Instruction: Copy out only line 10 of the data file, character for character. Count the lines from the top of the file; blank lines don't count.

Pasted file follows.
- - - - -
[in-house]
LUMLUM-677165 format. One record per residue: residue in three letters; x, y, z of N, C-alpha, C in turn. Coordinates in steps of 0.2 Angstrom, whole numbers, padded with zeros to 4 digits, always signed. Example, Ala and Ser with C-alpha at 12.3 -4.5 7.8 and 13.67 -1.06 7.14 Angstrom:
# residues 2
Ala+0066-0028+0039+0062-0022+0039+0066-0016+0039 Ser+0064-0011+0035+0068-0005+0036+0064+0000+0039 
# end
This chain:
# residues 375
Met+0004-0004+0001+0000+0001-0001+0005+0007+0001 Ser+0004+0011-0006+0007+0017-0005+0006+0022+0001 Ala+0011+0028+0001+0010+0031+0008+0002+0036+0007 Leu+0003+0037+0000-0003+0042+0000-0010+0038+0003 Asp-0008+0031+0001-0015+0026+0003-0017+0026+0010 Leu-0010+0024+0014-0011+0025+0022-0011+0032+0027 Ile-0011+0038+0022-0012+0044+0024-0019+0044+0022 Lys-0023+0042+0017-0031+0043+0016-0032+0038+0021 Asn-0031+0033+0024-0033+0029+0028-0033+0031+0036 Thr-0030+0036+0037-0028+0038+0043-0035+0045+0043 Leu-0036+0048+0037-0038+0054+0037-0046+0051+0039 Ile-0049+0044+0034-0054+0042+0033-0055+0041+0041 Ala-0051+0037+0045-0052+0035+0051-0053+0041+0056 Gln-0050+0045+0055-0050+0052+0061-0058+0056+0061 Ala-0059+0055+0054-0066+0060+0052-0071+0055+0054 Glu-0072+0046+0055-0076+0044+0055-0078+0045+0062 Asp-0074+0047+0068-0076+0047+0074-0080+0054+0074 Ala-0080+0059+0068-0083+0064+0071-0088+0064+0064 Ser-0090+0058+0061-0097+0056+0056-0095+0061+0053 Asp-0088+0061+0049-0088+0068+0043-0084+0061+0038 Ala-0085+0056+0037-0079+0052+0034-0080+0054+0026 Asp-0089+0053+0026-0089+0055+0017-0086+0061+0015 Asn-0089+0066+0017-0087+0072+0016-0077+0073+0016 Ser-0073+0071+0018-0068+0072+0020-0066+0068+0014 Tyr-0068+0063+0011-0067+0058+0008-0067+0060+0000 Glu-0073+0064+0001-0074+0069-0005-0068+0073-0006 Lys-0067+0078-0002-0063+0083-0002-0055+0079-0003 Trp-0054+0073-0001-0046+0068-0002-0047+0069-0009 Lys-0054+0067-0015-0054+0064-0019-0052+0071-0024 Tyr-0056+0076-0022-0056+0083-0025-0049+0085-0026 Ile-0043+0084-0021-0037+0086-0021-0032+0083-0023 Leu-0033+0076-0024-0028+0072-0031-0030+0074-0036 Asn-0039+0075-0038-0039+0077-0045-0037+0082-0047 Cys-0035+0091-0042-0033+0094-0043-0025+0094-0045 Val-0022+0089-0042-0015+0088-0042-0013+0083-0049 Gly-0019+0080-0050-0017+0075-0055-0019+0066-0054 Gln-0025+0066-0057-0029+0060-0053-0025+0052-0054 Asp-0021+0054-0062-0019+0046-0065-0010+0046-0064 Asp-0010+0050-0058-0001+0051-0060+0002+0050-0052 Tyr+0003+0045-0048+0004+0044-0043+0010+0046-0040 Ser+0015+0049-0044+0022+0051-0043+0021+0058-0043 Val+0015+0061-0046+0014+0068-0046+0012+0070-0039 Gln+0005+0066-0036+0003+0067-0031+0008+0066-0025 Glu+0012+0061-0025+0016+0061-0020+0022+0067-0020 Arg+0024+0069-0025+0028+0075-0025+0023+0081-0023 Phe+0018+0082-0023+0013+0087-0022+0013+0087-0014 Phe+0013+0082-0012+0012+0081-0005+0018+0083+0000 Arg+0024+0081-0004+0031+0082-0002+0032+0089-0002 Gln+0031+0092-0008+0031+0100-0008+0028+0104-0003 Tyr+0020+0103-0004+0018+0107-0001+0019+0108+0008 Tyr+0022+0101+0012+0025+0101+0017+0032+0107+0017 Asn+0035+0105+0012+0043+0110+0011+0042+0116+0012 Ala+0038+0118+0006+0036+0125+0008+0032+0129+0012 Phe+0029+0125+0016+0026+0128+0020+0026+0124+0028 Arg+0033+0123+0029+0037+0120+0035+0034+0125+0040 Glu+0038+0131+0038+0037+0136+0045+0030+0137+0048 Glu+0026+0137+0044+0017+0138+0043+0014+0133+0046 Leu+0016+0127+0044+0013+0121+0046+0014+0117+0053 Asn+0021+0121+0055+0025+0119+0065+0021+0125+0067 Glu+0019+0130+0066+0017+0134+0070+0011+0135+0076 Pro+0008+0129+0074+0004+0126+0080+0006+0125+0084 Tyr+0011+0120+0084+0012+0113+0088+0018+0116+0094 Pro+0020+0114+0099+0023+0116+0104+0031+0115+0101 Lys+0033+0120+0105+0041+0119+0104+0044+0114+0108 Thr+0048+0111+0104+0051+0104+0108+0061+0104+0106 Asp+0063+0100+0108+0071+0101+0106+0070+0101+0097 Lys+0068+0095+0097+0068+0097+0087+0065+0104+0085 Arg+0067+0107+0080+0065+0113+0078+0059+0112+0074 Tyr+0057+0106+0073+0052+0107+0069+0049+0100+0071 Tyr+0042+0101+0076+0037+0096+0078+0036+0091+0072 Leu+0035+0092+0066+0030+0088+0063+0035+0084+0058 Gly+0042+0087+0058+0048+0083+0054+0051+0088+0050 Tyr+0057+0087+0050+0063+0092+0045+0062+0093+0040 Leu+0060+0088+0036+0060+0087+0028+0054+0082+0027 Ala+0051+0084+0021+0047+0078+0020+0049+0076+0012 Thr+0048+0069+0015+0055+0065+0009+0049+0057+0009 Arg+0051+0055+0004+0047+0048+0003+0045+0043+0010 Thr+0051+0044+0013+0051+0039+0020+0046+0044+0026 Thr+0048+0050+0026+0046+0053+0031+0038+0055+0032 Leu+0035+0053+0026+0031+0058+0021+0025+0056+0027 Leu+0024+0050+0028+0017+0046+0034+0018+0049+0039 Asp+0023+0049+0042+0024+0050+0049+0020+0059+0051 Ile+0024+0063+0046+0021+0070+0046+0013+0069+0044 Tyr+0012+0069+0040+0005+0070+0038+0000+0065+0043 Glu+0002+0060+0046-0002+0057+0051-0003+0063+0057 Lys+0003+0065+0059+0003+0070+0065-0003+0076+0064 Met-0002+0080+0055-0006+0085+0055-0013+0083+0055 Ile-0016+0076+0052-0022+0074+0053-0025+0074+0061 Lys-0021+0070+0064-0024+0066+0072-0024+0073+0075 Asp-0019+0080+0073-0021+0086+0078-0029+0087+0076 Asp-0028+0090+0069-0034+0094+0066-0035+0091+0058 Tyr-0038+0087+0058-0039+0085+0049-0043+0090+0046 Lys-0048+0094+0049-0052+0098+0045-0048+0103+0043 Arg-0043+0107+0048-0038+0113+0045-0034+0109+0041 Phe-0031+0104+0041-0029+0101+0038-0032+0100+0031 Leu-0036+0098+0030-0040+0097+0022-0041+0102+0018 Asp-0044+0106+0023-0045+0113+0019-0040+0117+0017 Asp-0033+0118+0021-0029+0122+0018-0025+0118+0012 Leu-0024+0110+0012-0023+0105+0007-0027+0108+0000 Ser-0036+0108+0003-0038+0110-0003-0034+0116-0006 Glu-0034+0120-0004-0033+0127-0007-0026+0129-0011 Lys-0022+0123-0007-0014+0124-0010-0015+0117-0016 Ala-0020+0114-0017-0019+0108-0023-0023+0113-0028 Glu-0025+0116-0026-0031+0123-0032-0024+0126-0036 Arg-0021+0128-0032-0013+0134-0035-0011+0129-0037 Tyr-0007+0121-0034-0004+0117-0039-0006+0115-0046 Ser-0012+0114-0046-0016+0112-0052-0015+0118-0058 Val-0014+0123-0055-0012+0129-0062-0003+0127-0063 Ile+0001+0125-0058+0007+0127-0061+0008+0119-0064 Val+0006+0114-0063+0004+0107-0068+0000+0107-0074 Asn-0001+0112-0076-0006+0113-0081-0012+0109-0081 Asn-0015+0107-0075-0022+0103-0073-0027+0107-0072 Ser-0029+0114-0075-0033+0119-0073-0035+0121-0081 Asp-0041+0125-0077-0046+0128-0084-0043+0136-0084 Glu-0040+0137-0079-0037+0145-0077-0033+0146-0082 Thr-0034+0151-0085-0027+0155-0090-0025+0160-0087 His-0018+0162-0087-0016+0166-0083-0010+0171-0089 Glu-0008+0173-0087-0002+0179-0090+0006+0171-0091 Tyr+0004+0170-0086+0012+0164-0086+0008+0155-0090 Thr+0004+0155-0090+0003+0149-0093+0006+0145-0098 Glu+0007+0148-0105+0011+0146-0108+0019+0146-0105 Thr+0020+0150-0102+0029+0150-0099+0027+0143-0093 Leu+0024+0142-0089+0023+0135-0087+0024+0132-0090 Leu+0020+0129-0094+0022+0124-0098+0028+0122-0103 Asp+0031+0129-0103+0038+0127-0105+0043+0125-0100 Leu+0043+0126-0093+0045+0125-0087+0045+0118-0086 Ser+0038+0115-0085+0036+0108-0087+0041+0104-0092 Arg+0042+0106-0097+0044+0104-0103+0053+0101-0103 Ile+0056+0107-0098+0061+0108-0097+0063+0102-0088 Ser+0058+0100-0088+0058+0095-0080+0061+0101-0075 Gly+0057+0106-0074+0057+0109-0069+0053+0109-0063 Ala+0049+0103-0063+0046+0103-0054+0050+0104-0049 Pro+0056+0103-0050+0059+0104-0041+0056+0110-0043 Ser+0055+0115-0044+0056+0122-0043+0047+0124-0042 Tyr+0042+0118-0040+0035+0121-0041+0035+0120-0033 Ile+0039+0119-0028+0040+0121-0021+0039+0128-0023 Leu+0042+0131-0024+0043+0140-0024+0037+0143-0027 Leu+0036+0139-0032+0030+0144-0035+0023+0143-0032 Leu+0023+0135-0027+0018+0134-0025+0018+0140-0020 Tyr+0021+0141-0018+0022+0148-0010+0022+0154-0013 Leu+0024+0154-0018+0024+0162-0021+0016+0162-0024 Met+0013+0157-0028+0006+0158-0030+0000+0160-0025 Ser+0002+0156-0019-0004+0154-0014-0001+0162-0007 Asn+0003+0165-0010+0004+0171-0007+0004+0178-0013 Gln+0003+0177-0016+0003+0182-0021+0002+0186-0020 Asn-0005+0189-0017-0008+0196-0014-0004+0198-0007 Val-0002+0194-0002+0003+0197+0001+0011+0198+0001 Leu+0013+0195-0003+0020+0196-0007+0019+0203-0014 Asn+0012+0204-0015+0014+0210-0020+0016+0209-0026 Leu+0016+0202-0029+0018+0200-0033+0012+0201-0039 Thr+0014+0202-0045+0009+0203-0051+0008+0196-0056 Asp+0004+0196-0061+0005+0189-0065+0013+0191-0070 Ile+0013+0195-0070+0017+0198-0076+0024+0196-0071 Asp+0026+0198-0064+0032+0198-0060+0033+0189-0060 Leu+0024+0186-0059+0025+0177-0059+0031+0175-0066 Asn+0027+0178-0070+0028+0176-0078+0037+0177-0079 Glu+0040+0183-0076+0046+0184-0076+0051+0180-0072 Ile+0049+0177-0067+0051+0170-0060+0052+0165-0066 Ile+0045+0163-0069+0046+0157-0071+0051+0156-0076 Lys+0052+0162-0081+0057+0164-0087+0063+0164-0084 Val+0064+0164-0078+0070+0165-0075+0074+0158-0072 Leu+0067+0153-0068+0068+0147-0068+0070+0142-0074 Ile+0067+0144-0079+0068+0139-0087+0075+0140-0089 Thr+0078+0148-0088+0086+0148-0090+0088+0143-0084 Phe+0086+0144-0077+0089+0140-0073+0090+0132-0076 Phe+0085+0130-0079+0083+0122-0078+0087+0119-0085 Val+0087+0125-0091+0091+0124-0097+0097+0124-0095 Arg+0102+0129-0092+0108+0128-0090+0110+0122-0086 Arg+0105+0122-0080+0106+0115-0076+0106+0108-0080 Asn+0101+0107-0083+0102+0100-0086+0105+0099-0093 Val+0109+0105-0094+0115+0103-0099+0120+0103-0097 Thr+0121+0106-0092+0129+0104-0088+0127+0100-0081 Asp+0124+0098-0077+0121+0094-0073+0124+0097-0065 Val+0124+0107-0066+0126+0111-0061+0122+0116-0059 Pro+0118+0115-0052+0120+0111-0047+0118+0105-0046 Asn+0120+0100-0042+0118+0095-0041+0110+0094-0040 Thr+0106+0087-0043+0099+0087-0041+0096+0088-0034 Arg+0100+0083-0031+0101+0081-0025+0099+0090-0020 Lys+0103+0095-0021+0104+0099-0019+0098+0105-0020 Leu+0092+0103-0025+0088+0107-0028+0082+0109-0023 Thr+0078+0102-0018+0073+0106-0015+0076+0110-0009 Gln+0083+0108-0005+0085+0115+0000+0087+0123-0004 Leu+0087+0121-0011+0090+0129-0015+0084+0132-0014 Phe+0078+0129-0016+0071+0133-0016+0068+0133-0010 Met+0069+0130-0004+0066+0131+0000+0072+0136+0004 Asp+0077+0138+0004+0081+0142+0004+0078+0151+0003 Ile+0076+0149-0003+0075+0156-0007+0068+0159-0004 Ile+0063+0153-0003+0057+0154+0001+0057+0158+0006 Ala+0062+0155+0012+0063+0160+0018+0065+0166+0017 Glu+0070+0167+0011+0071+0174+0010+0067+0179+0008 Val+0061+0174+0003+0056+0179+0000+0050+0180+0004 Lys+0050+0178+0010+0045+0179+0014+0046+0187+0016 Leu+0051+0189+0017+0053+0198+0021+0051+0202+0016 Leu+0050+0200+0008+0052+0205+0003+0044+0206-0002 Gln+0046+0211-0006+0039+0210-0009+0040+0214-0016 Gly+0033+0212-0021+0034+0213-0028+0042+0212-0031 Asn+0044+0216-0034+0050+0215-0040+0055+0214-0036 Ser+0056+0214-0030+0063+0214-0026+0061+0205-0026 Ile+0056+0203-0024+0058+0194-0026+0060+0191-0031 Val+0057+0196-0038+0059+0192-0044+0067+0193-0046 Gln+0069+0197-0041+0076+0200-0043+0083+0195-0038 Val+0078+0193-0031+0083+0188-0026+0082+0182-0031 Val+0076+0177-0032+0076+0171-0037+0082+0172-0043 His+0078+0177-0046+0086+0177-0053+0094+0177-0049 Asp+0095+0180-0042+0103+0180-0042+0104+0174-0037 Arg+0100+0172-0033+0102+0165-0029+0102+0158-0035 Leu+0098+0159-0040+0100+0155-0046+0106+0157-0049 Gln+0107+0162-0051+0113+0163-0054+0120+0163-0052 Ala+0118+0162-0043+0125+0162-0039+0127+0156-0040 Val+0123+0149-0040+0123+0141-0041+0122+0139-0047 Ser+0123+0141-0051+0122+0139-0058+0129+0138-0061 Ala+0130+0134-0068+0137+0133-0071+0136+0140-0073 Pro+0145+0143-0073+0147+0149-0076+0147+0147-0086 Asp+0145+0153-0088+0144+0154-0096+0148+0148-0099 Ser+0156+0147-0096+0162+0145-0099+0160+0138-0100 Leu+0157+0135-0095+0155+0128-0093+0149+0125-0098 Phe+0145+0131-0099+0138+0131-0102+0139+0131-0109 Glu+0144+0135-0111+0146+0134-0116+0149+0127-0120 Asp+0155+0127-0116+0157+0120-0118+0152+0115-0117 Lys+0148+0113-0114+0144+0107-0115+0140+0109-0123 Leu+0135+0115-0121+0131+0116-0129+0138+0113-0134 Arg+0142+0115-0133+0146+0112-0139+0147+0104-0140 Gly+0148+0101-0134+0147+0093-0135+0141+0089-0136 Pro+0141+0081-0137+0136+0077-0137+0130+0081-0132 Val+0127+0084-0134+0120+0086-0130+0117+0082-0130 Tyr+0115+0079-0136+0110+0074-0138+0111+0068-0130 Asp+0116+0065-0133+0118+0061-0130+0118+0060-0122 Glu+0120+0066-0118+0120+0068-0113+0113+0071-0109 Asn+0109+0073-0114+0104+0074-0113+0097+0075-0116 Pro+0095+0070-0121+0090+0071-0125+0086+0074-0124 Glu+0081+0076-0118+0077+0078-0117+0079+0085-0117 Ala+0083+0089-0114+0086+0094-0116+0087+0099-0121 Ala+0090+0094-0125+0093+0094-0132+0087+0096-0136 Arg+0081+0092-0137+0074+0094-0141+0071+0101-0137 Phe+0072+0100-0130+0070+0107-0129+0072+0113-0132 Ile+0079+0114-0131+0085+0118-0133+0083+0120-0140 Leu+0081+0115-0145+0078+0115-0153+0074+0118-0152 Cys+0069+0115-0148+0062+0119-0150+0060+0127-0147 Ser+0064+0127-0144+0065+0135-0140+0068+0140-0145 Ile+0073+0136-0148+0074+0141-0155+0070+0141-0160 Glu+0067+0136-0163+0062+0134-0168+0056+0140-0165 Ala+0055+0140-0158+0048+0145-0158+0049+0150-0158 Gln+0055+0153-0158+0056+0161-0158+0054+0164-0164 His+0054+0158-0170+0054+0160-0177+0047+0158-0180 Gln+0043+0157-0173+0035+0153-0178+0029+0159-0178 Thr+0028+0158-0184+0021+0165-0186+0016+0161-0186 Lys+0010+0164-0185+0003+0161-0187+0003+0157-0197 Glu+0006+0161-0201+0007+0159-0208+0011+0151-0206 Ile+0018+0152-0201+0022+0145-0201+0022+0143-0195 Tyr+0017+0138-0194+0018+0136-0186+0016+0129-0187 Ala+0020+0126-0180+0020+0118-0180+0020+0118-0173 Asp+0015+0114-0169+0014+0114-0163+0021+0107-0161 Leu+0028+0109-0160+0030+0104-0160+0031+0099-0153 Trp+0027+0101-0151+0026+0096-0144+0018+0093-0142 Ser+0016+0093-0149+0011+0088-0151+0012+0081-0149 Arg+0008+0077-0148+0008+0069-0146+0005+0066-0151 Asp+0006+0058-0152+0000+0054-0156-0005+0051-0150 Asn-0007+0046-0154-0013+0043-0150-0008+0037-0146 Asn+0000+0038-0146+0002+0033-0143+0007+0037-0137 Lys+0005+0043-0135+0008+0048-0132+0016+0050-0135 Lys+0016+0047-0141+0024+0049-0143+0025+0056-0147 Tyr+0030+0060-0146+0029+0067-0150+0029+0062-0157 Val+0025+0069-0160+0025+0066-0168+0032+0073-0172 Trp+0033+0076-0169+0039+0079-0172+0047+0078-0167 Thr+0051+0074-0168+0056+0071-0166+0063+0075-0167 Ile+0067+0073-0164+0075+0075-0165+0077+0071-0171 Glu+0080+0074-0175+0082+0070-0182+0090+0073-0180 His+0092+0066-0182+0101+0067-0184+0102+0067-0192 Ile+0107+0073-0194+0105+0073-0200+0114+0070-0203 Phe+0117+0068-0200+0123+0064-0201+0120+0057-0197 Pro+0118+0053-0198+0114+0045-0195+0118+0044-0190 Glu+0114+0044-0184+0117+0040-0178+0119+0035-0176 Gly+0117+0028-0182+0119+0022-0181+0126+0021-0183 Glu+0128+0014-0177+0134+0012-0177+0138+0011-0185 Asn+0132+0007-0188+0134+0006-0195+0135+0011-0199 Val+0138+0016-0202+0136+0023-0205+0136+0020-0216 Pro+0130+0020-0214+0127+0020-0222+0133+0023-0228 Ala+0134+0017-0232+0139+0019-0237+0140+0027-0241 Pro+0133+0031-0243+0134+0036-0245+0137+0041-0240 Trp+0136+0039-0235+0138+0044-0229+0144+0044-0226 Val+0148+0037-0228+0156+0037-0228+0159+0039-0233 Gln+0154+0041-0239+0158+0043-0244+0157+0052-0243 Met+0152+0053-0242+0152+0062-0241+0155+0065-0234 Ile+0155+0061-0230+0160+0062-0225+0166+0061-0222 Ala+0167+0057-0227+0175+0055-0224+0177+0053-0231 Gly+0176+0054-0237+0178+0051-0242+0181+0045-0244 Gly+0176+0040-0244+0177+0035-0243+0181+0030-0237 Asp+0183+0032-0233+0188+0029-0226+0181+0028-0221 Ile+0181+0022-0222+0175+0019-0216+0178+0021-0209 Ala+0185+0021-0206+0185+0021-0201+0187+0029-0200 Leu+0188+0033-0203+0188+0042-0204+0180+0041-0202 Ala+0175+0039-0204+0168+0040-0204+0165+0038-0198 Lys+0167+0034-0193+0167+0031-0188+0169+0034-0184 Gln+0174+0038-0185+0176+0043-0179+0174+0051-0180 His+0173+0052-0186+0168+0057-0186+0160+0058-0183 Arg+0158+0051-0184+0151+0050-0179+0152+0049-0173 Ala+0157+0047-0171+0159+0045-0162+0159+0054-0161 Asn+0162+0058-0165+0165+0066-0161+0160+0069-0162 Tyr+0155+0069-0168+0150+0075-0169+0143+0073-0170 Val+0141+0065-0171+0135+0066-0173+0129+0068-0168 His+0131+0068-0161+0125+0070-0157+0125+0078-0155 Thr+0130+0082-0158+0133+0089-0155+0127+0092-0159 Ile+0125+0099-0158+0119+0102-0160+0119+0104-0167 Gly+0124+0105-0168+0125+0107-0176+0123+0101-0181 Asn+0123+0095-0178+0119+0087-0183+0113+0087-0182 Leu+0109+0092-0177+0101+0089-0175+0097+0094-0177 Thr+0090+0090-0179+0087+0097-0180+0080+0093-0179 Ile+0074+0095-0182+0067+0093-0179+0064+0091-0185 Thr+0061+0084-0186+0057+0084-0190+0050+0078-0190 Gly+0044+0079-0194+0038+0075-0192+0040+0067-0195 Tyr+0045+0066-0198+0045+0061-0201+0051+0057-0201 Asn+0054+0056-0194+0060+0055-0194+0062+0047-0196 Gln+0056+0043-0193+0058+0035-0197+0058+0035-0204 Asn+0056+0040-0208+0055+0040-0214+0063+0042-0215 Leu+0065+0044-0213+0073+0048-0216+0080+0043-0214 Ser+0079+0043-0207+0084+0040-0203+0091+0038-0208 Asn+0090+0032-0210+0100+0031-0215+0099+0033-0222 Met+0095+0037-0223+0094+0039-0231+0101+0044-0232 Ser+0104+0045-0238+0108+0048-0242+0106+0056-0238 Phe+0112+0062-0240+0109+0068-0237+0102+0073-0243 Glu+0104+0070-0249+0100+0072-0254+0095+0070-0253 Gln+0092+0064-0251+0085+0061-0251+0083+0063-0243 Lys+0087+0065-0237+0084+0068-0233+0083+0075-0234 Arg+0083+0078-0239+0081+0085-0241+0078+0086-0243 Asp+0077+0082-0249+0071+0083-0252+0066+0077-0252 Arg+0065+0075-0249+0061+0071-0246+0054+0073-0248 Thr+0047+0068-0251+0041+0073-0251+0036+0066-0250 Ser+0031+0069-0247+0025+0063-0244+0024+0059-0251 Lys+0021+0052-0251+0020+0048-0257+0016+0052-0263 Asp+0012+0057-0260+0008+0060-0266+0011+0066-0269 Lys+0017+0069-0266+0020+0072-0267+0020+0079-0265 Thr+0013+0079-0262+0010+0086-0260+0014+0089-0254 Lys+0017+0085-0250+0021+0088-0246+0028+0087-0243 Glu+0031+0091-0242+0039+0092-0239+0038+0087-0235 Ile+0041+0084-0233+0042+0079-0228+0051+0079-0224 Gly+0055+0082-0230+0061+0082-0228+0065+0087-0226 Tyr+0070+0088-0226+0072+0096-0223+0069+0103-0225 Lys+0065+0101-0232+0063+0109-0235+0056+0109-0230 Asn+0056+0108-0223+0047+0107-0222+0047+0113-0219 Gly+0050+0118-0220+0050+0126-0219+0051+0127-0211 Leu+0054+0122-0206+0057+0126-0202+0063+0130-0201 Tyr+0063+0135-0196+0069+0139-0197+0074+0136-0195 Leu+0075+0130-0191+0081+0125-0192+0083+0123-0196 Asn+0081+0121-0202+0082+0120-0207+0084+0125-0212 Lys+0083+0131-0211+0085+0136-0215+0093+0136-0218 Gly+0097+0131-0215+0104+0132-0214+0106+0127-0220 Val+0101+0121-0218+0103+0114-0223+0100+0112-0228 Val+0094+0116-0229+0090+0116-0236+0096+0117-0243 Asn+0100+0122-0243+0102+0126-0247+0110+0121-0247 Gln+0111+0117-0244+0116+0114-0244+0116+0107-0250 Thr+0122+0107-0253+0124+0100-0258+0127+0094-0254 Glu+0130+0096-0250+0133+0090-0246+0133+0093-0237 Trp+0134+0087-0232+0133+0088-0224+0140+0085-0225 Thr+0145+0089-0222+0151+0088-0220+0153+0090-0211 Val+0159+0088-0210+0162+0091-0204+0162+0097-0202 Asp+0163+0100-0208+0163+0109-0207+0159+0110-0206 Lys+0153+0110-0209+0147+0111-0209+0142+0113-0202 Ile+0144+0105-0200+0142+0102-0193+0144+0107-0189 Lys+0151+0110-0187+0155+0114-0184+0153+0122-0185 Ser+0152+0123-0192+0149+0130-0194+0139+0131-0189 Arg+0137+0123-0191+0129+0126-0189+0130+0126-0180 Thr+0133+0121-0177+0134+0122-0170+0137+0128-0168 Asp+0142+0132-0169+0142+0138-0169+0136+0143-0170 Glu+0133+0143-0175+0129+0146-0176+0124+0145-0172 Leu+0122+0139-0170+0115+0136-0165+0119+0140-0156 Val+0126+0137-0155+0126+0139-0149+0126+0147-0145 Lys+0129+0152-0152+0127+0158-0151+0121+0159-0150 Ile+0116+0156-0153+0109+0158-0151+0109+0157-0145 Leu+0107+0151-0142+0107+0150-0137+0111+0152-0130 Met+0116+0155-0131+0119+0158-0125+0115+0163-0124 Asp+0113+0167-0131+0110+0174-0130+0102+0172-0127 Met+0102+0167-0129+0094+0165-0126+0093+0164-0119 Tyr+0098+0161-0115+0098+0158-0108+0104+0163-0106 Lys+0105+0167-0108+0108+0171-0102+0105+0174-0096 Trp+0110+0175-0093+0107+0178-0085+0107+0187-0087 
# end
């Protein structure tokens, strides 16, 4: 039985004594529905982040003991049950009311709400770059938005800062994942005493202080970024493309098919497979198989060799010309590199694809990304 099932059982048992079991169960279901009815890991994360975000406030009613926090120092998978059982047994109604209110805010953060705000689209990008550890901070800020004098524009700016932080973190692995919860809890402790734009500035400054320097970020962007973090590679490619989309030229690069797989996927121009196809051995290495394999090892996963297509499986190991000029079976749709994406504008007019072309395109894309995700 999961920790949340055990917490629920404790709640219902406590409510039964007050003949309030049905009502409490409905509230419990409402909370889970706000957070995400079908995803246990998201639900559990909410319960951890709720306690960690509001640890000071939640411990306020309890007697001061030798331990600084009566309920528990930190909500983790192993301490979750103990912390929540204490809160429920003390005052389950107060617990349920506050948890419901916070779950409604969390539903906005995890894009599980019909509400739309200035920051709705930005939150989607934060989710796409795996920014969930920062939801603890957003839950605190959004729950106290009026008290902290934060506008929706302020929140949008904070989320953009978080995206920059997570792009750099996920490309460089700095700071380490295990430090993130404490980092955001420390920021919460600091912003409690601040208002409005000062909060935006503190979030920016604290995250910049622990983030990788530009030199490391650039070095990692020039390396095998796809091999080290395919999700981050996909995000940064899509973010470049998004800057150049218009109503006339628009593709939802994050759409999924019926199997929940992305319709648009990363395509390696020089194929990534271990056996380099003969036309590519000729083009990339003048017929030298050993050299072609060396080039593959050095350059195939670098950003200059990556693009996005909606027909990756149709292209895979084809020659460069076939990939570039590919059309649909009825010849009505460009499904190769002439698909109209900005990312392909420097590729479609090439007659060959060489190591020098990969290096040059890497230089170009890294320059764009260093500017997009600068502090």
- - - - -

């Protein structure tokens, strides 16, 4: 039985004594529905982040003991049950009311709400770059938005800062994942005493202080970024493309098919497979198989060799010309590199694809990304 099932059982048992079991169960279901009815890991994360975000406030009613926090120092998978059982047994109604209110805010953060705000689209990008550890901070800020004098524009700016932080973190692995919860809890402790734009500035400054320097970020962007973090590679490619989309030229690069797989996927121009196809051995290495394999090892996963297509499986190991000029079976749709994406504008007019072309395109894309995700 999961920790949340055990917490629920404790709640219902406590409510039964007050003949309030049905009502409490409905509230419990409402909370889970706000957070995400079908995803246990998201639900559990909410319960951890709720306690960690509001640890000071939640411990306020309890007697001061030798331990600084009566309920528990930190909500983790192993301490979750103990912390929540204490809160429920003390005052389950107060617990349920506050948890419901916070779950409604969390539903906005995890894009599980019909509400739309200035920051709705930005939150989607934060989710796409795996920014969930920062939801603890957003839950605190959004729950106290009026008290902290934060506008929706302020929140949008904070989320953009978080995206920059997570792009750099996920490309460089700095700071380490295990430090993130404490980092955001420390920021919460600091912003409690601040208002409005000062909060935006503190979030920016604290995250910049622990983030990788530009030199490391650039070095990692020039390396095998796809091999080290395919999700981050996909995000940064899509973010470049998004800057150049218009109503006339628009593709939802994050759409999924019926199997929940992305319709648009990363395509390696020089194929990534271990056996380099003969036309590519000729083009990339003048017929030298050993050299072609060396080039593959050095350059195939670098950003200059990556693009996005909606027909990756149709292209895979084809020659460069076939990939570039590919059309649909009825010849009505460009499904190769002439698909109209900005990312392909420097590729479609090439007659060959060489190591020098990969290096040059890497230089170009890294320059764009260093500017997009600068502090």